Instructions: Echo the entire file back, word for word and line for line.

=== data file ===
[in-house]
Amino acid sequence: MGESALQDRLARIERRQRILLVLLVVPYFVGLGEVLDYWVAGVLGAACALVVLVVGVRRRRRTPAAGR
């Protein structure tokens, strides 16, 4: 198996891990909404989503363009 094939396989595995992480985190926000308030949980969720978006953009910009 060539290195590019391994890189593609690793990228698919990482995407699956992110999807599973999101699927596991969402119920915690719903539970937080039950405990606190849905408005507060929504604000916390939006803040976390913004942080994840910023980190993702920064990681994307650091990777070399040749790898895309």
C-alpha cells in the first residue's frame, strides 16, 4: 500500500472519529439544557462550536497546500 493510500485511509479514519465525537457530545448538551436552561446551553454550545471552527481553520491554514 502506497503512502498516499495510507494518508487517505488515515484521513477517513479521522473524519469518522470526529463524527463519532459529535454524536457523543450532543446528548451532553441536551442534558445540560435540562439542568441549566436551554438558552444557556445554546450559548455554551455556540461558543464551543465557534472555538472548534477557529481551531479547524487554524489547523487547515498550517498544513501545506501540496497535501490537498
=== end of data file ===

[in-house]
Amino acid sequence: MGESALQDRLARIERRQRILLVLLVVPYFVGLGEVLDYWVAGVLGAACALVVLVVGVRRRRRTPAAGR
């Protein structure tokens, strides 16, 4: 198996891990909404989503363009 094939396989595995992480985190926000308030949980969720978006953009910009 060539290195590019391994890189593609690793990228698919990482995407699956992110999807599973999101699927596991969402119920915690719903539970937080039950405990606190849905408005507060929504604000916390939006803040976390913004942080994840910023980190993702920064990681994307650091990777070399040749790898895309």
C-alpha cells in the first residue's frame, strides 16, 4: 500500500472519529439544557462550536497546500 493510500485511509479514519465525537457530545448538551436552561446551553454550545471552527481553520491554514 502506497503512502498516499495510507494518508487517505488515515484521513477517513479521522473524519469518522470526529463524527463519532459529535454524536457523543450532543446528548451532553441536551442534558445540560435540562439542568441549566436551554438558552444557556445554546450559548455554551455556540461558543464551543465557534472555538472548534477557529481551531479547524487554524489547523487547515498550517498544513501545506501540496497535501490537498